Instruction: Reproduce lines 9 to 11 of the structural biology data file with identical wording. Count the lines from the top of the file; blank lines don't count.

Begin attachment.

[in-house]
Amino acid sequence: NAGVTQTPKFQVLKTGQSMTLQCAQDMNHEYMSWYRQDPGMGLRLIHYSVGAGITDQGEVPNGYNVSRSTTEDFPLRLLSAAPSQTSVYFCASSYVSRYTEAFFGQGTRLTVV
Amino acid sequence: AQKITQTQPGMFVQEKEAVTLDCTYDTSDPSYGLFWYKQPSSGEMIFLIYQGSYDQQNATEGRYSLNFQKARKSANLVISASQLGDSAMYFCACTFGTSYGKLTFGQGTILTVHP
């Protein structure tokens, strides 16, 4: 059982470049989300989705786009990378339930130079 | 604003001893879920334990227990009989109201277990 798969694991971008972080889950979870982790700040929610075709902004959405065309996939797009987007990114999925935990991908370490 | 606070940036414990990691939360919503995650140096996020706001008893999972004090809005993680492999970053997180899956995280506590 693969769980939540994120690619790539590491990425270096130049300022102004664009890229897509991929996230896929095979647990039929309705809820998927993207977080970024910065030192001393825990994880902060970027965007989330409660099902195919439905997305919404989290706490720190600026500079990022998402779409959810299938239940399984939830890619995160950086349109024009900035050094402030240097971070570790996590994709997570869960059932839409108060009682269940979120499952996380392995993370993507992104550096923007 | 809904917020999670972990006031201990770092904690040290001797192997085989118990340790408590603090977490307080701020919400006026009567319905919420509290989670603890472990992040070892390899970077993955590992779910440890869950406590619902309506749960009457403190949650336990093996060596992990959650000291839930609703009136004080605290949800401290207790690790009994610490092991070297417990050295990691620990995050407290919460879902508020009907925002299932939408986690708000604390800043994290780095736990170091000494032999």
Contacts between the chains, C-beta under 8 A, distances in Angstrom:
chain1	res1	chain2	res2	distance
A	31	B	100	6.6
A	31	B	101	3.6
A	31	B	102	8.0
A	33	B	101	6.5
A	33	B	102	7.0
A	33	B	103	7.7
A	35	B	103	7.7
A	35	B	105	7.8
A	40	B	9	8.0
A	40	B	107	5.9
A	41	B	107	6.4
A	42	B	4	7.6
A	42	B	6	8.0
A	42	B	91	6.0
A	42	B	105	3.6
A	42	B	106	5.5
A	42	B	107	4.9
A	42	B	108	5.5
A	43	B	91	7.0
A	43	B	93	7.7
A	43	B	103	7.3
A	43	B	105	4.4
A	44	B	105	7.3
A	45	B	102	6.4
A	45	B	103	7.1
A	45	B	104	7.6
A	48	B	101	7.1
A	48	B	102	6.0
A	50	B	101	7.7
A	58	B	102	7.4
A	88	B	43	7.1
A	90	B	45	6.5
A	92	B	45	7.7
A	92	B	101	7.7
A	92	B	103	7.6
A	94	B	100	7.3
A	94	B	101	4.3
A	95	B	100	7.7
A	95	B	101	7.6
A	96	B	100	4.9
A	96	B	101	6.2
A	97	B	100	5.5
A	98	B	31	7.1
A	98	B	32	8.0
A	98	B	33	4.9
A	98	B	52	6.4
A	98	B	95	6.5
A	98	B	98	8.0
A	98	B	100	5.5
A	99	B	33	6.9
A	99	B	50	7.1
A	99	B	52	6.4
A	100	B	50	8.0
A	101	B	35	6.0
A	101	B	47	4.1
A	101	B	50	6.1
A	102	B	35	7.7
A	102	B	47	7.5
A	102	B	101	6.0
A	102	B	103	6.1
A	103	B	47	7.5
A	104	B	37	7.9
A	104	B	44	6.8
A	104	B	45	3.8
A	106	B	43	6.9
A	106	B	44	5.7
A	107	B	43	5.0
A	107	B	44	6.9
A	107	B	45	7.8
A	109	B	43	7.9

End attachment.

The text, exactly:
A	31	B	102	8.0
A	33	B	101	6.5
A	33	B	102	7.0